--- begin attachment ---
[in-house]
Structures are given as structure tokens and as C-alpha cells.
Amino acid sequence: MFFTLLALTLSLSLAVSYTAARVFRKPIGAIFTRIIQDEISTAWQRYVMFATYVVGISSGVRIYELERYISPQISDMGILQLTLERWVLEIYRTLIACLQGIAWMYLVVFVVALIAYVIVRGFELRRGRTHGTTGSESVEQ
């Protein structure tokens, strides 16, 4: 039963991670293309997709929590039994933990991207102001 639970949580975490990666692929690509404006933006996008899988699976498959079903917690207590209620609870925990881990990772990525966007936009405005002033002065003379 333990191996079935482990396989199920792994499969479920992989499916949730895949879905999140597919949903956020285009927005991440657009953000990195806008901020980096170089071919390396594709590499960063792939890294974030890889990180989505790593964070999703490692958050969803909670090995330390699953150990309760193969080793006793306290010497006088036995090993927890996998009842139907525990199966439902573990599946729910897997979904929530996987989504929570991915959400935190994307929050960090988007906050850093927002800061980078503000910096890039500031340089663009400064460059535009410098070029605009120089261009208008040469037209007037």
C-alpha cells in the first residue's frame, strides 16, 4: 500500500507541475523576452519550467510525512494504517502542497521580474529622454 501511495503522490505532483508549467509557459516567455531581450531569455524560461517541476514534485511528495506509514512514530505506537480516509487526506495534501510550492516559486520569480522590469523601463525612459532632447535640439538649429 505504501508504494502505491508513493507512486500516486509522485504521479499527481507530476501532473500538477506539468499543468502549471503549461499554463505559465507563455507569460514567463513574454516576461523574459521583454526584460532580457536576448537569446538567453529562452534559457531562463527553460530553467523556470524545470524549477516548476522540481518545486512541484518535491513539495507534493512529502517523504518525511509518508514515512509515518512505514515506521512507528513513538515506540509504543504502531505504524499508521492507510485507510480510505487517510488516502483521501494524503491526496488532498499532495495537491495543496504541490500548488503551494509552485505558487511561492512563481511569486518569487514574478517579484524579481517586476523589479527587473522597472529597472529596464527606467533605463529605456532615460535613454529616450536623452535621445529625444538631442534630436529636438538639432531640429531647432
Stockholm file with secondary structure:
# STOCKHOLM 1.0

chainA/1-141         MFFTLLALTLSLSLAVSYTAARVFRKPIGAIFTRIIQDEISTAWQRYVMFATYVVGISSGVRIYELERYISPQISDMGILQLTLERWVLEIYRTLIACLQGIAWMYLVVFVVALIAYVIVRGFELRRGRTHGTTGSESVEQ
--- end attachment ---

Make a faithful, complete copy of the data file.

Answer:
[in-house]
Structures are given as structure tokens and as C-alpha cells.
Amino acid sequence: MFFTLLALTLSLSLAVSYTAARVFRKPIGAIFTRIIQDEISTAWQRYVMFATYVVGISSGVRIYELERYISPQISDMGILQLTLERWVLEIYRTLIACLQGIAWMYLVVFVVALIAYVIVRGFELRRGRTHGTTGSESVEQ
């Protein structure tokens, strides 16, 4: 039963991670293309997709929590039994933990991207102001 639970949580975490990666692929690509404006933006996008899988699976498959079903917690207590209620609870925990881990990772990525966007936009405005002033002065003379 333990191996079935482990396989199920792994499969479920992989499916949730895949879905999140597919949903956020285009927005991440657009953000990195806008901020980096170089071919390396594709590499960063792939890294974030890889990180989505790593964070999703490692958050969803909670090995330390699953150990309760193969080793006793306290010497006088036995090993927890996998009842139907525990199966439902573990599946729910897997979904929530996987989504929570991915959400935190994307929050960090988007906050850093927002800061980078503000910096890039500031340089663009400064460059535009410098070029605009120089261009208008040469037209007037």
C-alpha cells in the first residue's frame, strides 16, 4: 500500500507541475523576452519550467510525512494504517502542497521580474529622454 501511495503522490505532483508549467509557459516567455531581450531569455524560461517541476514534485511528495506509514512514530505506537480516509487526506495534501510550492516559486520569480522590469523601463525612459532632447535640439538649429 505504501508504494502505491508513493507512486500516486509522485504521479499527481507530476501532473500538477506539468499543468502549471503549461499554463505559465507563455507569460514567463513574454516576461523574459521583454526584460532580457536576448537569446538567453529562452534559457531562463527553460530553467523556470524545470524549477516548476522540481518545486512541484518535491513539495507534493512529502517523504518525511509518508514515512509515518512505514515506521512507528513513538515506540509504543504502531505504524499508521492507510485507510480510505487517510488516502483521501494524503491526496488532498499532495495537491495543496504541490500548488503551494509552485505558487511561492512563481511569486518569487514574478517579484524579481517586476523589479527587473522597472529597472529596464527606467533605463529605456532615460535613454529616450536623452535621445529625444538631442534630436529636438538639432531640429531647432
Stockholm file with secondary structure:
# STOCKHOLM 1.0

chainA/1-141         MFFTLLALTLSLSLAVSYTAARVFRKPIGAIFTRIIQDEISTAWQRYVMFATYVVGISSGVRIYELERYISPQISDMGILQLTLERWVLEIYRTLIACLQGIAWMYLVVFVVALIAYVIVRGFELRRGRTHGTTGSESVEQ